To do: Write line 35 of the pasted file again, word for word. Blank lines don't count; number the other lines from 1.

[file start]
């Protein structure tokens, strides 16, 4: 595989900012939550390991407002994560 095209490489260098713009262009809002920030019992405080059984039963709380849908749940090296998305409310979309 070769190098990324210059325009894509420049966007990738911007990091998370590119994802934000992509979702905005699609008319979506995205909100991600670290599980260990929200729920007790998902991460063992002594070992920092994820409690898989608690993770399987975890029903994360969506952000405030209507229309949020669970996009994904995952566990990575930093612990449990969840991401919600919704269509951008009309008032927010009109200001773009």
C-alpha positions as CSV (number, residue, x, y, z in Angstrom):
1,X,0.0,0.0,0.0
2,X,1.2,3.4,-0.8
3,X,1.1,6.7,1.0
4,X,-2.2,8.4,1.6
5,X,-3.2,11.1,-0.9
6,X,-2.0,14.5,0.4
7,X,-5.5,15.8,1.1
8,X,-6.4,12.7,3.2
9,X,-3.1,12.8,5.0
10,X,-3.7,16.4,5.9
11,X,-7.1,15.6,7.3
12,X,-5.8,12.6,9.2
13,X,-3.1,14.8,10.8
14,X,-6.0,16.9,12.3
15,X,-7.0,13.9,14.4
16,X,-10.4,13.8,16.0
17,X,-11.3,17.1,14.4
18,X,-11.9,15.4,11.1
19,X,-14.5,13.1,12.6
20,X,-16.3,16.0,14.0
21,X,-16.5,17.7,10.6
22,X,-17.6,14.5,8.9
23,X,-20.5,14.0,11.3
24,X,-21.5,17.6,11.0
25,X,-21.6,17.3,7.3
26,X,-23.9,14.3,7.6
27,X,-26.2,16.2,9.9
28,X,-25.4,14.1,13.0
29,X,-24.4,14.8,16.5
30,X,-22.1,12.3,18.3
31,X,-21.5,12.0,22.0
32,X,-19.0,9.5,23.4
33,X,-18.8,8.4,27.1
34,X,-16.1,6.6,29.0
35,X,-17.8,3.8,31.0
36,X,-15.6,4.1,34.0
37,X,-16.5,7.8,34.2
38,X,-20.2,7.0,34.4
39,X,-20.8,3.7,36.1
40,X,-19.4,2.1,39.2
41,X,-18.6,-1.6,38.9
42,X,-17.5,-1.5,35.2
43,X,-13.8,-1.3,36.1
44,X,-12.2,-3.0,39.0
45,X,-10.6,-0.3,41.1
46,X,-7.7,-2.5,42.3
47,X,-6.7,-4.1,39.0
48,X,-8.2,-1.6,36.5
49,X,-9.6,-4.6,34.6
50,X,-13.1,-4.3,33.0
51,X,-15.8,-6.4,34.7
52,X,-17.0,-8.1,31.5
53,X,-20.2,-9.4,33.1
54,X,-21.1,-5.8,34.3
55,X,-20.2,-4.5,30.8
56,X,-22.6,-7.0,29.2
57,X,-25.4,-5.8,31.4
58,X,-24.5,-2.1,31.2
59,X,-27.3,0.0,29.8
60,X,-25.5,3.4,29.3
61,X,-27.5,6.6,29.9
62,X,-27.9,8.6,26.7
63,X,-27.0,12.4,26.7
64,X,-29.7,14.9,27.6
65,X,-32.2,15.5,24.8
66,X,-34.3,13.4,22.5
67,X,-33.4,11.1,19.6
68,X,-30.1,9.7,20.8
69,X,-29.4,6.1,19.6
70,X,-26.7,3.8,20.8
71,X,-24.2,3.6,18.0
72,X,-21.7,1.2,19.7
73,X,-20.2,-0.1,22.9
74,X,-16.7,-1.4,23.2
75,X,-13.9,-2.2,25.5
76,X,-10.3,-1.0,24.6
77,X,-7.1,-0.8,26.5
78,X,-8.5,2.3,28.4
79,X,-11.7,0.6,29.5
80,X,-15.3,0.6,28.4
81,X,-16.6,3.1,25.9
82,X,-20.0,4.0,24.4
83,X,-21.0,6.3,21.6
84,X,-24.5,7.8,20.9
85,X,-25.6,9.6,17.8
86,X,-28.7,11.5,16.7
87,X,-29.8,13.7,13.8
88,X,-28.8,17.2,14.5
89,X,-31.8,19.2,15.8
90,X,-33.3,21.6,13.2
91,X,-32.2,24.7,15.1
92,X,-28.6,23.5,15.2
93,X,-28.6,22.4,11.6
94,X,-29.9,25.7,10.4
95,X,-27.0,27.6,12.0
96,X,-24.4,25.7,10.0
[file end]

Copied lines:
33,X,-18.8,8.4,27.1